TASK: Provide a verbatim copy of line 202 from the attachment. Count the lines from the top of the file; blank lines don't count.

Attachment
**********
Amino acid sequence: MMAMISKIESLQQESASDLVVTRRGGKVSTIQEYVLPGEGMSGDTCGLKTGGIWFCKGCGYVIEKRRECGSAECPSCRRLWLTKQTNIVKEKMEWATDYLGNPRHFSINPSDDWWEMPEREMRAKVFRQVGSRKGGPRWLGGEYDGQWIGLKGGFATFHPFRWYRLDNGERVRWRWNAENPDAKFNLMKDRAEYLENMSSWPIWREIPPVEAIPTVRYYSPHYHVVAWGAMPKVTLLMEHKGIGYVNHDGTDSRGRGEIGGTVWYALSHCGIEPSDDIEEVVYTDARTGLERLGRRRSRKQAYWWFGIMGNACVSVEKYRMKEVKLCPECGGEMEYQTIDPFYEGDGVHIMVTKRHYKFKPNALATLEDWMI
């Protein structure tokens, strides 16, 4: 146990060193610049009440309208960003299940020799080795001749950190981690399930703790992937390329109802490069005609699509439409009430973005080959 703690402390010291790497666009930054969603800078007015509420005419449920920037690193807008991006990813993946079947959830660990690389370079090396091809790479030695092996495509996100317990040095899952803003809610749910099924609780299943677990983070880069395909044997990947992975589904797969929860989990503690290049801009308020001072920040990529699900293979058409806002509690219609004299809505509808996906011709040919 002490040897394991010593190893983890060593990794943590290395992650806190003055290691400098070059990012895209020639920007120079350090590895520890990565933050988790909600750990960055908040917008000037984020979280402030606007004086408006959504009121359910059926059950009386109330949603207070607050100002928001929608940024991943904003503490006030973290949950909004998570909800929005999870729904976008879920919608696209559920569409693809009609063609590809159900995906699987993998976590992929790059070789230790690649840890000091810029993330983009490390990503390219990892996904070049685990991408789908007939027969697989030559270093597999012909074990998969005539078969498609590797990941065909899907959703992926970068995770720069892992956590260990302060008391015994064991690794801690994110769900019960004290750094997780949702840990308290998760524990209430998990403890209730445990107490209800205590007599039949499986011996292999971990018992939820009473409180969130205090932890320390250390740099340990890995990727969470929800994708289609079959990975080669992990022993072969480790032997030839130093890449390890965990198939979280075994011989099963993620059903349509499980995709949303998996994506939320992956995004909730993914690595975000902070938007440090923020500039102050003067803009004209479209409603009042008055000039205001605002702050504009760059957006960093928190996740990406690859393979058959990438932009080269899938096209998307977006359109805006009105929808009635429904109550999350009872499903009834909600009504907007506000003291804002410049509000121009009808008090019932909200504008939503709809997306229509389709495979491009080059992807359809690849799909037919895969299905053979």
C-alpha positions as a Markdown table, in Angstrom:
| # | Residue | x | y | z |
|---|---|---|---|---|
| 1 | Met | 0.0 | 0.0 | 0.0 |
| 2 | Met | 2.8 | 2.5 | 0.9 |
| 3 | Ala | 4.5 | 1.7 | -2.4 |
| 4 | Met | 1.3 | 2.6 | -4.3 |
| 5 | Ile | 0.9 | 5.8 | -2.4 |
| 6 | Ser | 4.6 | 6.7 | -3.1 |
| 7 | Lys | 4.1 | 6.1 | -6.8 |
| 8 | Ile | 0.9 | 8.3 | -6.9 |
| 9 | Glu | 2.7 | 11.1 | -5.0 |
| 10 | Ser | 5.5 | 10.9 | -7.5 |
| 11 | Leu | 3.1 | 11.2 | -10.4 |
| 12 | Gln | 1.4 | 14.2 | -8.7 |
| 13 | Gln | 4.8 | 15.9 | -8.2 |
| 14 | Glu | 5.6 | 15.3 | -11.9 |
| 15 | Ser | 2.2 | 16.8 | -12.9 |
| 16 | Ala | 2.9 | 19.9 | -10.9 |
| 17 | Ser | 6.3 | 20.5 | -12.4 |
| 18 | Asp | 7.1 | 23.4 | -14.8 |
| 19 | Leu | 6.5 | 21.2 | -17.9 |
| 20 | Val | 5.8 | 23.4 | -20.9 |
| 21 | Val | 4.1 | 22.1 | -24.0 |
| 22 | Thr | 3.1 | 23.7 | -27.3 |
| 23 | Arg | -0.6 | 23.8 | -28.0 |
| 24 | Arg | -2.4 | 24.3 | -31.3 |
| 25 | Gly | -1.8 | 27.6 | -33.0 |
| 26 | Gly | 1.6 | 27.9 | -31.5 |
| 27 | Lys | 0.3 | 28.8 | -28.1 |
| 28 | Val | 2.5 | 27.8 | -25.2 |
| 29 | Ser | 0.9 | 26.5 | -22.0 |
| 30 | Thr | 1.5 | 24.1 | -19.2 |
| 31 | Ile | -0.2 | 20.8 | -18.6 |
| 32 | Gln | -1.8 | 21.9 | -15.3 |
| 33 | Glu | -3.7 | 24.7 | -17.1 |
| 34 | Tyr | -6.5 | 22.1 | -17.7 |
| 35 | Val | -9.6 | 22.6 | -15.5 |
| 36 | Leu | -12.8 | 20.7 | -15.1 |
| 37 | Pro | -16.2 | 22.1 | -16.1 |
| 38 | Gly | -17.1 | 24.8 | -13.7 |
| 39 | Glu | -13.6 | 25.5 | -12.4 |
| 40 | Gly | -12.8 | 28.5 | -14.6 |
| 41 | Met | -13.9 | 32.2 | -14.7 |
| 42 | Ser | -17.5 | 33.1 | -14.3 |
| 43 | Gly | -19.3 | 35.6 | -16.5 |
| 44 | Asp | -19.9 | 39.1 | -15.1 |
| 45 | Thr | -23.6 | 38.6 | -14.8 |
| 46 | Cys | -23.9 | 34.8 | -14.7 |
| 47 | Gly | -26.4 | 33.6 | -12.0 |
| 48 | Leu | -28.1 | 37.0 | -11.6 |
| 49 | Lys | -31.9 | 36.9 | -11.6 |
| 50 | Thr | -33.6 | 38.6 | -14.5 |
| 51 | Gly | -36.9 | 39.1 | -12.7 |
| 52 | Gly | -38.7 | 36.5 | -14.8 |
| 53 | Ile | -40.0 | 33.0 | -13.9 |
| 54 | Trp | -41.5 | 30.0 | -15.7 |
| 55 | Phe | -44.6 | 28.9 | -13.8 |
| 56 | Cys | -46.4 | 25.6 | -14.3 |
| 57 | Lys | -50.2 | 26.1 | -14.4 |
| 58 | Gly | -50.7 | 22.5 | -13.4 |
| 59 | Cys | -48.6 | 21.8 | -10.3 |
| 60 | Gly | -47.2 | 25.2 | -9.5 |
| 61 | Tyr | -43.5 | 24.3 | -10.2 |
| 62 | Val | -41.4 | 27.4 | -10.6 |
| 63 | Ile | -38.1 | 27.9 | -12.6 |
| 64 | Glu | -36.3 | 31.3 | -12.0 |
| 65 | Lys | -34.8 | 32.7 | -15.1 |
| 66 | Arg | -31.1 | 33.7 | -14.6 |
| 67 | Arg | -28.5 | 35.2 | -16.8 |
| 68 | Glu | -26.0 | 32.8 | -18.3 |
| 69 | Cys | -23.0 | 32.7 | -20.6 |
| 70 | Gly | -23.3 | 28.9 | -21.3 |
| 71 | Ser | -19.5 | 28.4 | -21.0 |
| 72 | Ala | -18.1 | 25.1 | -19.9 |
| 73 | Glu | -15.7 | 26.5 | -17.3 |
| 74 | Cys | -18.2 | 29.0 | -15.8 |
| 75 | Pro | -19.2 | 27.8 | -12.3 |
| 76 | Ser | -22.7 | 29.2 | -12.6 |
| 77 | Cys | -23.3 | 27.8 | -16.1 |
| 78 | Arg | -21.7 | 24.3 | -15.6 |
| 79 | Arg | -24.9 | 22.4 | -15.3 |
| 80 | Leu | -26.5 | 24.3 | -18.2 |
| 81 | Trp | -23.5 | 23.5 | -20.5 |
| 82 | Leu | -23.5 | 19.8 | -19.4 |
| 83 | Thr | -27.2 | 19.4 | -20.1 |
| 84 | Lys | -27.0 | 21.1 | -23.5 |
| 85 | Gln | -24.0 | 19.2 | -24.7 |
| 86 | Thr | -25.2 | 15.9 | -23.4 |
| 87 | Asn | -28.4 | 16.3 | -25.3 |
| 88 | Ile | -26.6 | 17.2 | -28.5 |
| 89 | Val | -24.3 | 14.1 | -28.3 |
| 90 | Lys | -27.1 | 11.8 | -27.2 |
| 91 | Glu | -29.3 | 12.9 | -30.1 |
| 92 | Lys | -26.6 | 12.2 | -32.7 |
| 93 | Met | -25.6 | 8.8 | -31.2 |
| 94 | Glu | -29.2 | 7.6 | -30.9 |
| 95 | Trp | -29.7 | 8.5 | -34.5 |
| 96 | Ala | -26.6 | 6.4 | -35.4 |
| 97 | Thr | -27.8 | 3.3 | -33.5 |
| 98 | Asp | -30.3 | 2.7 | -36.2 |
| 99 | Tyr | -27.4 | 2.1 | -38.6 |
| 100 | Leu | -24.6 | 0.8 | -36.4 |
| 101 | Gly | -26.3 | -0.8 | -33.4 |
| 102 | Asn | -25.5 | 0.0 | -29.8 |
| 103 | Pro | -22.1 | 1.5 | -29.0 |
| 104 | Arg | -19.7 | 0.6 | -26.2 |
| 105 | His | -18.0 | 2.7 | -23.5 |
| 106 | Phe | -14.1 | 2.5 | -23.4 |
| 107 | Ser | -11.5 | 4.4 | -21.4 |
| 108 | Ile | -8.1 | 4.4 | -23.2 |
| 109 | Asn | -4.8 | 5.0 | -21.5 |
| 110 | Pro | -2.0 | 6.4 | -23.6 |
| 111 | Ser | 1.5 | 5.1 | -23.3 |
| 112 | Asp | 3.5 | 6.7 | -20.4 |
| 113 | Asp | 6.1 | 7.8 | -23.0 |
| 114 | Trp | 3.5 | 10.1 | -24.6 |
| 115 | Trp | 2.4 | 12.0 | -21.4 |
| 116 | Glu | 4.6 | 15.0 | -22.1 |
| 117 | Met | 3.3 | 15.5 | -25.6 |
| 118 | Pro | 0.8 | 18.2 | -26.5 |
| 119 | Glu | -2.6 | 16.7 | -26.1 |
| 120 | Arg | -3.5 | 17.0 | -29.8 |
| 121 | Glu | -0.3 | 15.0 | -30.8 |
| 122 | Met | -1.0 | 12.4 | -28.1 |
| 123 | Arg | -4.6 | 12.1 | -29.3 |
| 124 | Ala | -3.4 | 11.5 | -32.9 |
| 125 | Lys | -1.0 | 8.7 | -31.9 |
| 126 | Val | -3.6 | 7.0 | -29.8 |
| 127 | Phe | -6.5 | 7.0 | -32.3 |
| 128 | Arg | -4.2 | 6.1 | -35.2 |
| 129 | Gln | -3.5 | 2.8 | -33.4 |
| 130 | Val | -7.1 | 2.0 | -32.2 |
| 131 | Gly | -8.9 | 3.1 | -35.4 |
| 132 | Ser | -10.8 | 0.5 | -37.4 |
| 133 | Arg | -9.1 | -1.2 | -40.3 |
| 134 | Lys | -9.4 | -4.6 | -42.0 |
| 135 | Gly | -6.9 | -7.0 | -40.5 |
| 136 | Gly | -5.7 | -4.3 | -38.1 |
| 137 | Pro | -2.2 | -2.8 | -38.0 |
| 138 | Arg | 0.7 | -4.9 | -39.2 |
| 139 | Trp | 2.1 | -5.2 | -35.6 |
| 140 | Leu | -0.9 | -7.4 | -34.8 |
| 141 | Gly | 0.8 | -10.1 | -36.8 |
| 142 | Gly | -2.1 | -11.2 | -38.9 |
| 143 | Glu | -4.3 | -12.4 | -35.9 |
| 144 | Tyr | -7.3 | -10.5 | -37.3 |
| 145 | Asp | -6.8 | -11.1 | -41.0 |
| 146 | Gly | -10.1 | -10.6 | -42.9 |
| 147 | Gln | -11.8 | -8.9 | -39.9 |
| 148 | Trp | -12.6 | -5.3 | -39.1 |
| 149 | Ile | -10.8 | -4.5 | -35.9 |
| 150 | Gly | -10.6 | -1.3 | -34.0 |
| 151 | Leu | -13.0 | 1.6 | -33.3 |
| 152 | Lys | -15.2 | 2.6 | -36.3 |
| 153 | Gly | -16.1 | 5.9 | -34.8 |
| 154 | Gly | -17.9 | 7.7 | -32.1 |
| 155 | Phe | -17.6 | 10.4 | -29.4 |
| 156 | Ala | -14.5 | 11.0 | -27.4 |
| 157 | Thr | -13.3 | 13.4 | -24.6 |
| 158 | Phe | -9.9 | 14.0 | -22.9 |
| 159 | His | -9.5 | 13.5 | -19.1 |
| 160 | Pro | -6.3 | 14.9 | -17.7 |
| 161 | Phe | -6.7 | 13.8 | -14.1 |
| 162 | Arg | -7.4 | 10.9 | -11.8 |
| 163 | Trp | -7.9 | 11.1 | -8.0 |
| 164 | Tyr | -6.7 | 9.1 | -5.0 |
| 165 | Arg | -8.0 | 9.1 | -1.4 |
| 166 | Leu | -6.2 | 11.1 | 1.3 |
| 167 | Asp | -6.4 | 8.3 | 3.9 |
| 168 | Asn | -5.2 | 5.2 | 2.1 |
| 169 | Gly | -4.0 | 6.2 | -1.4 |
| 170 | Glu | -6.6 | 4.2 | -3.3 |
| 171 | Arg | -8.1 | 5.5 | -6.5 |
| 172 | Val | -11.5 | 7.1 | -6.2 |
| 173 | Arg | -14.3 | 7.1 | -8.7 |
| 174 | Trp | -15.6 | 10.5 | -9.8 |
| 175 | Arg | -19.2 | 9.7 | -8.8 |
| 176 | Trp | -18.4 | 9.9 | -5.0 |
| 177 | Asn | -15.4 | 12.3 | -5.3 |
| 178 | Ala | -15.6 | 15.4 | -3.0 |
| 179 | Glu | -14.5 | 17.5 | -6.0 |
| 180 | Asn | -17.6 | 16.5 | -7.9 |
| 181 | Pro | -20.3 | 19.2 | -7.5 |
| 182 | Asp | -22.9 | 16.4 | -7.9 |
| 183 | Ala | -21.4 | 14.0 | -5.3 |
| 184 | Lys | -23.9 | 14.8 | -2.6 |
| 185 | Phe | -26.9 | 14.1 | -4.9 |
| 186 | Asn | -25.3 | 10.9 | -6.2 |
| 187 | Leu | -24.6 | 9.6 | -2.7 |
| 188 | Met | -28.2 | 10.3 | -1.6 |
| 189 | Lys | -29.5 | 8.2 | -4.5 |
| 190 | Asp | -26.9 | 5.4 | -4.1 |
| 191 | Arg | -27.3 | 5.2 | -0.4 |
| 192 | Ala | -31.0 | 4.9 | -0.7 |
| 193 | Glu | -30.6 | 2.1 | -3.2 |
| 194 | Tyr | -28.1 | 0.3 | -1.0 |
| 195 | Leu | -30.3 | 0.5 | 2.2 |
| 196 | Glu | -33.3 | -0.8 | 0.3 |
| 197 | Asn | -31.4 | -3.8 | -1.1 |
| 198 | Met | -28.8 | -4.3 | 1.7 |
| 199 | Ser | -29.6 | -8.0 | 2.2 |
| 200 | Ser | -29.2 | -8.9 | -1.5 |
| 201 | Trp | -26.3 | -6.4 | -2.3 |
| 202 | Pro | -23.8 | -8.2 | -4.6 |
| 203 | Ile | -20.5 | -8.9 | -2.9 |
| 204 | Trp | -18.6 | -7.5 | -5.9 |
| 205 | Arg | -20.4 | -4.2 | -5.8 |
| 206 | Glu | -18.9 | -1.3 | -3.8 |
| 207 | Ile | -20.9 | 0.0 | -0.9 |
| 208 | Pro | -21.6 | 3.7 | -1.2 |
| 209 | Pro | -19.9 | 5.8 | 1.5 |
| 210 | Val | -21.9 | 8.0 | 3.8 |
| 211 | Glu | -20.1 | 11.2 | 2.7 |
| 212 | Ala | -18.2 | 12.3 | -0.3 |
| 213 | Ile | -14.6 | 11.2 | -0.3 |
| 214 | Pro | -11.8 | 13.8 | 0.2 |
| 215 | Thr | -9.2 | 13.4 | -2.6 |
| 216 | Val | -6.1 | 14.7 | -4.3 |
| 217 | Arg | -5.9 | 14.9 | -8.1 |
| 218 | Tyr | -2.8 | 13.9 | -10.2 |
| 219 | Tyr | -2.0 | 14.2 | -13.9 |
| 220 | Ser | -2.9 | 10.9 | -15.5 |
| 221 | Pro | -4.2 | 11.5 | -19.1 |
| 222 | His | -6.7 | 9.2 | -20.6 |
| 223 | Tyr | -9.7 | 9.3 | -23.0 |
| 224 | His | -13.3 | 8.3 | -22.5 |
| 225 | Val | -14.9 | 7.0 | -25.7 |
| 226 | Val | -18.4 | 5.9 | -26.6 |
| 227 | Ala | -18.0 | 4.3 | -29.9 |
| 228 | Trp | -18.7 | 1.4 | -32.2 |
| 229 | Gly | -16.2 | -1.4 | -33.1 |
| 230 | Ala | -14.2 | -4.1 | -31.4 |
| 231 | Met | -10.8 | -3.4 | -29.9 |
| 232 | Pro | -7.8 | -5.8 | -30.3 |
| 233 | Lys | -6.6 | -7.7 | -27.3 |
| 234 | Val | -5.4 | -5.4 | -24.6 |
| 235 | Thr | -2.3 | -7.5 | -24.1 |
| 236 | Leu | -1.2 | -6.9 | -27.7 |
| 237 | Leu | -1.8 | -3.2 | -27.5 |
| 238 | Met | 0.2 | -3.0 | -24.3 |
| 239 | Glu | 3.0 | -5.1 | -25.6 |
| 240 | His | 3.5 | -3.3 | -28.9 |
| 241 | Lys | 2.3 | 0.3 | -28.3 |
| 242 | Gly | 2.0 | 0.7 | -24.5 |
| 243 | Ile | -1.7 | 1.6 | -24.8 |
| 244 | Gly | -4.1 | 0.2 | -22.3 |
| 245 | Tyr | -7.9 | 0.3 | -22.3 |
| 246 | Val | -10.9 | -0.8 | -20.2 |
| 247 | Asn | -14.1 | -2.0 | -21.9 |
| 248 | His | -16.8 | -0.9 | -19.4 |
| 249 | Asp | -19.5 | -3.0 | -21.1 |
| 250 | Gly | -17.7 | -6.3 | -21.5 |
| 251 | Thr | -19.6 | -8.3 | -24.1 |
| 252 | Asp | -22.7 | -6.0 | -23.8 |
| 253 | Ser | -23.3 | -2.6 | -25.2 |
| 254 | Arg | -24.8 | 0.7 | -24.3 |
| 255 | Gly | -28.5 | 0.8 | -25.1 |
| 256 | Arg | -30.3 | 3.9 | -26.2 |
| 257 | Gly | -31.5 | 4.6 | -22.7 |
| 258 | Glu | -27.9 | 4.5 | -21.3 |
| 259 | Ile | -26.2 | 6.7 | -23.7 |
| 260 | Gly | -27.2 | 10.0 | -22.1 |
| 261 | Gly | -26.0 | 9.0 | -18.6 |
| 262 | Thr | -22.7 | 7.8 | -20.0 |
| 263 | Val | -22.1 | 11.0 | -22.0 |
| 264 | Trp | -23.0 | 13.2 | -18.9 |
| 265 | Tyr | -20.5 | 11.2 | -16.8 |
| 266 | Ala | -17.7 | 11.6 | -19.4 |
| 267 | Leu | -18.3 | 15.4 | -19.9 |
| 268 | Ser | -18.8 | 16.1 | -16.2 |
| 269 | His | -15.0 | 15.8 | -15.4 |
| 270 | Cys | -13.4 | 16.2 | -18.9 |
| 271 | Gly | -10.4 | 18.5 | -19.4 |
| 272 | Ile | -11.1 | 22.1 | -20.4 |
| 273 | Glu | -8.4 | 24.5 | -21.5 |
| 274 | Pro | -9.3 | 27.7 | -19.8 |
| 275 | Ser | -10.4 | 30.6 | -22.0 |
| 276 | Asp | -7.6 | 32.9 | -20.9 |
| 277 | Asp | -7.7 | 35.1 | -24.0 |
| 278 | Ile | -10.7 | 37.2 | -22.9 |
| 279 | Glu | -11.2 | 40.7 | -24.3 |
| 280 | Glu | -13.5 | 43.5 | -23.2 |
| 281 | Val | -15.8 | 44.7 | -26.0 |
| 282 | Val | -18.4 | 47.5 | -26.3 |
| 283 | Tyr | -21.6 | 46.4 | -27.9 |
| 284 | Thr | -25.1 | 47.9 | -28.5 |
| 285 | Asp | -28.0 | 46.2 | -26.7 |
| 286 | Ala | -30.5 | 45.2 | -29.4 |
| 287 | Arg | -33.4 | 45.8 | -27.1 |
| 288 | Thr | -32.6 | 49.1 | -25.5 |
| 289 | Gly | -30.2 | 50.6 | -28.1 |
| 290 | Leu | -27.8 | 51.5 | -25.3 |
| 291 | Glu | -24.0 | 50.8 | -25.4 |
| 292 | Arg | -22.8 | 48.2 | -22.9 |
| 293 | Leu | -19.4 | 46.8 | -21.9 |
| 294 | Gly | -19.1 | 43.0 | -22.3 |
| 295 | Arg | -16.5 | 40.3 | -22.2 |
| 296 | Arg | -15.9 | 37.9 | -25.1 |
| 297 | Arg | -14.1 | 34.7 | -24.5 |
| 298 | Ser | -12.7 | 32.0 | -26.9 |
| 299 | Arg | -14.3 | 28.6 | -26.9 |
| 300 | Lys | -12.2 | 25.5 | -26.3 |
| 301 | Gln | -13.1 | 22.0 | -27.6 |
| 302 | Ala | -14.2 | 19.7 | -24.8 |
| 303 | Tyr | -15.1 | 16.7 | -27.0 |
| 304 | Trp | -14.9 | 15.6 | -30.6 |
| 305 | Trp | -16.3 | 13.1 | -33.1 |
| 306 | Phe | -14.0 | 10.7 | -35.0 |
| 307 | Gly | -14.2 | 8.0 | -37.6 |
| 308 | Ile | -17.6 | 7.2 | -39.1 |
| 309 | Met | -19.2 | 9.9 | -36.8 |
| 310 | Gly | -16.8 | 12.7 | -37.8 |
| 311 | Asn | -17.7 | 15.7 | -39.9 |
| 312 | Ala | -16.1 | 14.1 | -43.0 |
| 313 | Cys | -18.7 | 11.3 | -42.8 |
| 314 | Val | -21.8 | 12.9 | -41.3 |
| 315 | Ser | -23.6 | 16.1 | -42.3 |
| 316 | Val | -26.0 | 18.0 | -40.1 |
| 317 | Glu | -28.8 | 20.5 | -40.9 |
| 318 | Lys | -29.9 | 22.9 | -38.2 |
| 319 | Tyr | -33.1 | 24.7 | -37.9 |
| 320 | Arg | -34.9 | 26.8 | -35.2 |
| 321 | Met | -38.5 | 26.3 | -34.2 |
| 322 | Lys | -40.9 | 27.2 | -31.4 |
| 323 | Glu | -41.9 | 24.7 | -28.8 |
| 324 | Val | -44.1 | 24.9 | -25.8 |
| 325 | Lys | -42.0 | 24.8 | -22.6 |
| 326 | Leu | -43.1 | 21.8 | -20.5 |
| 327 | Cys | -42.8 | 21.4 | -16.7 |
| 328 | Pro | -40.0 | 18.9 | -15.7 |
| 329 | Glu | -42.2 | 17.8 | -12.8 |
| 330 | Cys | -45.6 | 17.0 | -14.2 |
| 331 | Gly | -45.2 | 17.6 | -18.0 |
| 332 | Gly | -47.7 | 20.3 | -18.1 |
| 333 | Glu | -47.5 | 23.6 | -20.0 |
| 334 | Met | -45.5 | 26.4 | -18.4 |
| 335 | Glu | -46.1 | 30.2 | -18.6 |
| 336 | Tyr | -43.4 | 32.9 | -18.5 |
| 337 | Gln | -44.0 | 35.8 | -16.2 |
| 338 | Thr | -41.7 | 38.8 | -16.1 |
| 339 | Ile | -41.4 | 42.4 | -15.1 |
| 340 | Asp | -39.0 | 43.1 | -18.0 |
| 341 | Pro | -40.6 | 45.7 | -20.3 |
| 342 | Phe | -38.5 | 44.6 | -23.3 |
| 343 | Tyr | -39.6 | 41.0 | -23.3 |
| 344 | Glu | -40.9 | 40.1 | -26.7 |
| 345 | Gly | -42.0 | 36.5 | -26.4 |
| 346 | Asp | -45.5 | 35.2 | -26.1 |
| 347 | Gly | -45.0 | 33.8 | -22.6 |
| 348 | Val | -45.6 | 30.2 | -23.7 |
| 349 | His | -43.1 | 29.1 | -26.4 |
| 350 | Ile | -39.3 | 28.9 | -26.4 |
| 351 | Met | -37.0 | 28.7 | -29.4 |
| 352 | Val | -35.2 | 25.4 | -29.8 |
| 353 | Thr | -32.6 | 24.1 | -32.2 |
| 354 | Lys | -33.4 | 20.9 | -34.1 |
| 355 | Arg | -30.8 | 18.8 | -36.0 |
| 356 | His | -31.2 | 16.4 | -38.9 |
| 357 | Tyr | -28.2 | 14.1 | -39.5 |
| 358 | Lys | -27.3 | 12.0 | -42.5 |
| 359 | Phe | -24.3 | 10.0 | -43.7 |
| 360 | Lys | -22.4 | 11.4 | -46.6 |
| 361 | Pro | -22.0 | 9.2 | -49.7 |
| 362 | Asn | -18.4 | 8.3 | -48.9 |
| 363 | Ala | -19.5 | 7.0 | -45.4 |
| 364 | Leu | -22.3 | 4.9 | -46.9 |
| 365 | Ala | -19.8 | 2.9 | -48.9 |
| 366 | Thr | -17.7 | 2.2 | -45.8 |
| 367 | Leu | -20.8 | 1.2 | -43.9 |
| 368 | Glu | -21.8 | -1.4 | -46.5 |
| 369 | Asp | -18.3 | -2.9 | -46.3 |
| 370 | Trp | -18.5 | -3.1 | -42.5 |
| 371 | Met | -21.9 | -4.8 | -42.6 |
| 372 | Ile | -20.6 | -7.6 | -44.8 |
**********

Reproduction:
| 197 | Asn | -31.4 | -3.8 | -1.1 |